The non-classical human leukocyte antigen G (HLA-G) is expressed at a high frequency in renal cell carcinoma (RCC) and is associated with a higher tumor grade and a poor clinical outcome. This might be caused by the HLA-G-mediated inhibition of the cytotoxicity of T and NK cells. Therefore a selective targeting of HLA-G might represent a powerful strategy to enhance the immunogenicity of RCC lesions. Recent studies identified a number of HLA-G-regulating microRNAs (miRs) and demonstrated an inverse expression of some of these miRs with HLA-G in RCC in vitro and in vivo. However, it was postulated that further miRs might exist contributing to the tightly controlled selective HLA-G expression. By application of a miR enrichment assay (miTRAP) in combination with in silico profiling two novel HLA-G-regulatory miRs, miR-548q and miR-628-5p, were identified. Direct interactions of both miRs with the 3' untranslated region of HLA-G were confirmed with luciferase reporter gene assays. In addition, qPCR analyses and immunohistochemical staining revealed an inverse, expression of miR-628-5p, but not of miR-548q to the HLA-G protein in primary RCC lesions and cell lines. Stable overexpression of miR-548q and miR-628-5p caused a downregulation of HLA-G mRNA and protein. This leads in case of miR-548q to an enhanced NK cell-mediated HLA-G-dependent cytotoxicity, which could be reverted by ILT2 blockade suggesting a control of the immune effector cell activity at least by this miR. The identification of two novel HLA-G-regulatory miRs extends the number of HLA-G-relevant miRs tuning the HLA-G expression and might serve as future therapeutic targets.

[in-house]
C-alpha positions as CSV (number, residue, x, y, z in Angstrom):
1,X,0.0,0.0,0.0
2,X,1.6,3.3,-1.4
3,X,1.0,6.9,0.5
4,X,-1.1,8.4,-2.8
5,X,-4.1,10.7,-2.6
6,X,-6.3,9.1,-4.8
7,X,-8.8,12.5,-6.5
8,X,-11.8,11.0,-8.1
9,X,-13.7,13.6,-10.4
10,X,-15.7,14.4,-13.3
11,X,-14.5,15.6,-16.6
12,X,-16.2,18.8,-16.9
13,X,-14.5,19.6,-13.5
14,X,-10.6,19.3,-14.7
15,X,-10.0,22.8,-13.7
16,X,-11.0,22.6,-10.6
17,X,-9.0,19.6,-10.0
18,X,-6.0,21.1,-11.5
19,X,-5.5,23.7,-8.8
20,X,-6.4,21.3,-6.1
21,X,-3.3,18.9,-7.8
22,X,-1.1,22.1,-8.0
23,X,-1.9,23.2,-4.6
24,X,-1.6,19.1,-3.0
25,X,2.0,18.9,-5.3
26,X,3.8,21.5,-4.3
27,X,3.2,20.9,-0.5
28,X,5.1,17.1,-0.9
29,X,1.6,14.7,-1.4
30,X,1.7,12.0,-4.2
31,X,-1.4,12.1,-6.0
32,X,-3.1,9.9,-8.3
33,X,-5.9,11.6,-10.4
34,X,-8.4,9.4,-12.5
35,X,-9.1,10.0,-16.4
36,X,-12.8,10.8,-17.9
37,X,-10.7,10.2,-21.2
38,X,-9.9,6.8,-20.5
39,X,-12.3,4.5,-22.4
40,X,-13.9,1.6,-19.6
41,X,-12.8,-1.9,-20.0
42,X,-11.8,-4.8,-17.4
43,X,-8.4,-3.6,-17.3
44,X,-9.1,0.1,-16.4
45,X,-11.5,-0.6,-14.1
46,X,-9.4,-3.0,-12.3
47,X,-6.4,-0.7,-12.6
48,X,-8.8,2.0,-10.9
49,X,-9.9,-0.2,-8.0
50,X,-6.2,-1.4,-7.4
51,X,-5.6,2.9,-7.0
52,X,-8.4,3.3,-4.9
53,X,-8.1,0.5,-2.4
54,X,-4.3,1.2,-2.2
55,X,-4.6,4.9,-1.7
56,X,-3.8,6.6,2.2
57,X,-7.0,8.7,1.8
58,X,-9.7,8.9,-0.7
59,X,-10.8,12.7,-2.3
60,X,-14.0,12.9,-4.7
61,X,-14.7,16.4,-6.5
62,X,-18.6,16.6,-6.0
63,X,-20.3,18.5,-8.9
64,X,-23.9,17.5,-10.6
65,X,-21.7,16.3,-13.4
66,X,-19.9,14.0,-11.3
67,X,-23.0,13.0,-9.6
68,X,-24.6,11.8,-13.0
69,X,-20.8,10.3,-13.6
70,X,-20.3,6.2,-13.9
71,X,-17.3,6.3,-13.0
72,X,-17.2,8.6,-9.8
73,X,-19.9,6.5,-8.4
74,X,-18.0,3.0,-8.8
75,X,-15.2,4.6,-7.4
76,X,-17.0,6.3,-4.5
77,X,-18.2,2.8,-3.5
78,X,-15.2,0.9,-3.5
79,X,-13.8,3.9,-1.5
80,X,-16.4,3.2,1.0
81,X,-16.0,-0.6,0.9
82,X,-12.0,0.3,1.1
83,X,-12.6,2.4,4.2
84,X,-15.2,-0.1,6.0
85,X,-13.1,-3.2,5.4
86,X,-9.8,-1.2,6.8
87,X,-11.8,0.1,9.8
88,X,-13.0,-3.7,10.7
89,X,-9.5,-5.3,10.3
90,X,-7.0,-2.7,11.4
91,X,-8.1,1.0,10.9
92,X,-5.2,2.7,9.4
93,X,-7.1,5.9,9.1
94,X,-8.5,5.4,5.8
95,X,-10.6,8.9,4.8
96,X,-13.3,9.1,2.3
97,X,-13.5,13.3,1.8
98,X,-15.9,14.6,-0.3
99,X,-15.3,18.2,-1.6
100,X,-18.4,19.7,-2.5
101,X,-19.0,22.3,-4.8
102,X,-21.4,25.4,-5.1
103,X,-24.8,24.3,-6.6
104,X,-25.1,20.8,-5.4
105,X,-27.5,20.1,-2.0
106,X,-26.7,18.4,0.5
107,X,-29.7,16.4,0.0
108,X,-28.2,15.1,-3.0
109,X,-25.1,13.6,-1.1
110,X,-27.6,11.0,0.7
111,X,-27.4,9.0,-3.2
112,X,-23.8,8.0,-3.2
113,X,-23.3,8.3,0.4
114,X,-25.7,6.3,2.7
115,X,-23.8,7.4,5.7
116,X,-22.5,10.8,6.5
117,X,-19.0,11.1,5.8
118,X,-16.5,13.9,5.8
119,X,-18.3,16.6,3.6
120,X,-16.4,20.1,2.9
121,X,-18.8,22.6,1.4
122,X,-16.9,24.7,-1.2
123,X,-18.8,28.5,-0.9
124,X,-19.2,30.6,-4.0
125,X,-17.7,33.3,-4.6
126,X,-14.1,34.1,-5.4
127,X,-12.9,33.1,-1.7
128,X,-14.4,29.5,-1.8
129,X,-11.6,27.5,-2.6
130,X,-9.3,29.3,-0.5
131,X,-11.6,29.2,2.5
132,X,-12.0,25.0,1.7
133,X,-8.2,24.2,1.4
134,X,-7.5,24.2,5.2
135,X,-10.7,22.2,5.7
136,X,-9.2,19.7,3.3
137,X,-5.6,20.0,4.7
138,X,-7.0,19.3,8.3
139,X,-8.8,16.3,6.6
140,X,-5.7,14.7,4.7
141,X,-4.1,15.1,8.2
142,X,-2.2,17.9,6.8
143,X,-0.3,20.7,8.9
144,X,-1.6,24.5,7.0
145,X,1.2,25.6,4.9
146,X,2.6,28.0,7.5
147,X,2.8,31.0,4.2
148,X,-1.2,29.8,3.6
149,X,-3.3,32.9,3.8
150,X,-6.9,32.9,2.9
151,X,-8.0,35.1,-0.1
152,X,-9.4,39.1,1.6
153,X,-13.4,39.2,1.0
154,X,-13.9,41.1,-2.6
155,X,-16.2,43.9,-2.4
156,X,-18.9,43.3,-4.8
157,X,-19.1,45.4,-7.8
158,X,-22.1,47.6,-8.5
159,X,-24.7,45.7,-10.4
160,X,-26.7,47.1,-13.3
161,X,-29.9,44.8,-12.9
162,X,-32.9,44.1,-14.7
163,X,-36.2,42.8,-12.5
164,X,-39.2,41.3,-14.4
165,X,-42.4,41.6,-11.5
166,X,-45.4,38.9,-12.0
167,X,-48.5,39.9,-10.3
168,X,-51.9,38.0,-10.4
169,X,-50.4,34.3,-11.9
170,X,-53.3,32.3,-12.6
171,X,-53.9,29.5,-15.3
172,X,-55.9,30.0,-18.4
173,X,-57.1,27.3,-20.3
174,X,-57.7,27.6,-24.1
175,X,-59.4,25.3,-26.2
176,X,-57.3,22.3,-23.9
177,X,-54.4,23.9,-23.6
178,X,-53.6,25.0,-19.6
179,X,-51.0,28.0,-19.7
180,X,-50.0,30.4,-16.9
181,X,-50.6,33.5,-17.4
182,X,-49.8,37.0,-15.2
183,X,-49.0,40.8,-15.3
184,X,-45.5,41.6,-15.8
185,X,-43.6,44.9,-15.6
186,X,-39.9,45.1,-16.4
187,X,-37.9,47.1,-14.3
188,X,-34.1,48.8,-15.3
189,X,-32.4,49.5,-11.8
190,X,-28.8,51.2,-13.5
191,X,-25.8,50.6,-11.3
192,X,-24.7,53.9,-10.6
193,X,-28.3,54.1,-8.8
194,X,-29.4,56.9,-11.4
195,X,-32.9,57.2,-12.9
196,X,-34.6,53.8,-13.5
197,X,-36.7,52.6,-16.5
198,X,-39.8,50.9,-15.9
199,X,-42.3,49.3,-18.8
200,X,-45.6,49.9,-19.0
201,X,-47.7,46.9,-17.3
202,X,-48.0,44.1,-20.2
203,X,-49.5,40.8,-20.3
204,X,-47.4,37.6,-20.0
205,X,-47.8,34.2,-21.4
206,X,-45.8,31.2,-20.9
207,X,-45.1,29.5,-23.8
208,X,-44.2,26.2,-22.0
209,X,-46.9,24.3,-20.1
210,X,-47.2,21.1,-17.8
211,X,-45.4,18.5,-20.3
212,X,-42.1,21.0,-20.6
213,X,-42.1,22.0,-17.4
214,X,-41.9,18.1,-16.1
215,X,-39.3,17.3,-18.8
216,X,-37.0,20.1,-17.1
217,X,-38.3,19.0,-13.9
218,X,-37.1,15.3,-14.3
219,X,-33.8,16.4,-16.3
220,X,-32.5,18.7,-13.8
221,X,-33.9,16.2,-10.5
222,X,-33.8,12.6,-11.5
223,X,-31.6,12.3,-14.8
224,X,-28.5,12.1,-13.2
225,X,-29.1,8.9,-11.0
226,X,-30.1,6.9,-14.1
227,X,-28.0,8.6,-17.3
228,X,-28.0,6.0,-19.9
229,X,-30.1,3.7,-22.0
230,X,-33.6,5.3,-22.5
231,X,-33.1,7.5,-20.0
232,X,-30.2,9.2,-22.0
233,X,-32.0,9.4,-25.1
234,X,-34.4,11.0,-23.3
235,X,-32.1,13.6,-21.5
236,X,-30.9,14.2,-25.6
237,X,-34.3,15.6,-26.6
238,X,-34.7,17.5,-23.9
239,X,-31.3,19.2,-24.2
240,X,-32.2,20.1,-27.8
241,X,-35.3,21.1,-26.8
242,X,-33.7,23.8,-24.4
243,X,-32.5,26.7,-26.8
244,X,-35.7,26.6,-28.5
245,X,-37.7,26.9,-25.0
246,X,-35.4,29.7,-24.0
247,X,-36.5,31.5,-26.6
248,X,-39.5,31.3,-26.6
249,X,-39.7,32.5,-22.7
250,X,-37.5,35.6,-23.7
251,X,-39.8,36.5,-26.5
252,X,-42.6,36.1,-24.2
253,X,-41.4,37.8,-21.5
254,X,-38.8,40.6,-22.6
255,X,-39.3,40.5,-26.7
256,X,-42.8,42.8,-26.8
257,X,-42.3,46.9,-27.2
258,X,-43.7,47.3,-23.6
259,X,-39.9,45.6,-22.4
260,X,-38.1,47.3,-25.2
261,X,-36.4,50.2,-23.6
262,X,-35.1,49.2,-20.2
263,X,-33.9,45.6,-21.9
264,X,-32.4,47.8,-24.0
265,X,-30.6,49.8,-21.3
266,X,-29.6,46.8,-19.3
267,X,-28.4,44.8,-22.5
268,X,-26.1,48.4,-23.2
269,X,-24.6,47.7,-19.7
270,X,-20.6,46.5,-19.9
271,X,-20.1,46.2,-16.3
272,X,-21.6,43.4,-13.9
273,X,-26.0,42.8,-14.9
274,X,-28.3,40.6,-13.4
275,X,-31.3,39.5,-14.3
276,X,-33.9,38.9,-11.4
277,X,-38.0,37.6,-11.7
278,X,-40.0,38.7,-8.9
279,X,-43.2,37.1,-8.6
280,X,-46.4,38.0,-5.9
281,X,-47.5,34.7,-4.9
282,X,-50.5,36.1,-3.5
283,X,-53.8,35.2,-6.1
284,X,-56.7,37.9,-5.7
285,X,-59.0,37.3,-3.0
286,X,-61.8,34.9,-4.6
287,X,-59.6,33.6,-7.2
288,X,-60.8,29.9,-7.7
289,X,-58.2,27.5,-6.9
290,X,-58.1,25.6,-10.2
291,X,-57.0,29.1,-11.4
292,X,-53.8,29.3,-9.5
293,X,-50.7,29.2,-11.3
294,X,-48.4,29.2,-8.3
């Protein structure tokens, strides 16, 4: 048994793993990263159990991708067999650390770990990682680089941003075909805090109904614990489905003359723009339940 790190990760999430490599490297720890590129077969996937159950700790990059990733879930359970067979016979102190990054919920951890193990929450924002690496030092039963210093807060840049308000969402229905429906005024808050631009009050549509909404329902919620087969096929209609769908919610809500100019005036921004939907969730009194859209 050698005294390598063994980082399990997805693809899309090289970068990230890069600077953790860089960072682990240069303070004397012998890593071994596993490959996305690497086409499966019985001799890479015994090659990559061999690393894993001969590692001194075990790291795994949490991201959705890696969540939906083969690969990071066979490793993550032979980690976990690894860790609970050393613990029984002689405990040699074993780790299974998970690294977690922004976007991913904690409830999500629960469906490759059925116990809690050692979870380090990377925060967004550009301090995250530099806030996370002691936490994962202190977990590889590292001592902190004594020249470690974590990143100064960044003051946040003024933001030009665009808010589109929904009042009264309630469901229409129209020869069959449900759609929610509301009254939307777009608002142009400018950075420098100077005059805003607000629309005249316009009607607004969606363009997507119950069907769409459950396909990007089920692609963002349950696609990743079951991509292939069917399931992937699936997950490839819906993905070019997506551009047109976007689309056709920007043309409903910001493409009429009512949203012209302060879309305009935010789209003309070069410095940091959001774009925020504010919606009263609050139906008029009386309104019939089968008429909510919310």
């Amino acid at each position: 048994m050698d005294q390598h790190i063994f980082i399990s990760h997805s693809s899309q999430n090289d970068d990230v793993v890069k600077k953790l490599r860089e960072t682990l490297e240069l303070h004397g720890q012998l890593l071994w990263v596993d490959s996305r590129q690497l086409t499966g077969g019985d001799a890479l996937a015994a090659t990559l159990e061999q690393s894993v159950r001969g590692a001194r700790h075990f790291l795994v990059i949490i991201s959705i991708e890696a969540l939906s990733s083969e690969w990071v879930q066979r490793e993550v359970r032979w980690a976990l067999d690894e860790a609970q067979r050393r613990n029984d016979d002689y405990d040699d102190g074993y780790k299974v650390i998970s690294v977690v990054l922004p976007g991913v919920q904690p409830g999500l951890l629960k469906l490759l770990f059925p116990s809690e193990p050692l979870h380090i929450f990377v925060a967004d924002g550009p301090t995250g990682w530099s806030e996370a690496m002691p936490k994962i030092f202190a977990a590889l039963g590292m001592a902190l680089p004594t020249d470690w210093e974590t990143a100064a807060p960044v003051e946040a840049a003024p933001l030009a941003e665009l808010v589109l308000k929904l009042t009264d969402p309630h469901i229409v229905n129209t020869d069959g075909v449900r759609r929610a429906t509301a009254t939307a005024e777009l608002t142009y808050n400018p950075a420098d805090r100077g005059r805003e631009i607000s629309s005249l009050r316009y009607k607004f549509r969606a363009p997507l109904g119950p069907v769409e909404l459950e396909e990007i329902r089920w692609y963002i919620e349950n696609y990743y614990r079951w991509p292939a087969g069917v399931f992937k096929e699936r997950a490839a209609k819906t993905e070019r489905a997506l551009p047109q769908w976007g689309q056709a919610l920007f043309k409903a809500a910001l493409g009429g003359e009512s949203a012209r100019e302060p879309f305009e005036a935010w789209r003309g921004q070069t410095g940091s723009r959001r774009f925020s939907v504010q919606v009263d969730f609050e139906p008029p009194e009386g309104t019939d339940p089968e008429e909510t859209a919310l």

- Immune escape
- Non-classical HLA class I molecules
- Renal cell carcinoma
ASJC Scopus subject areas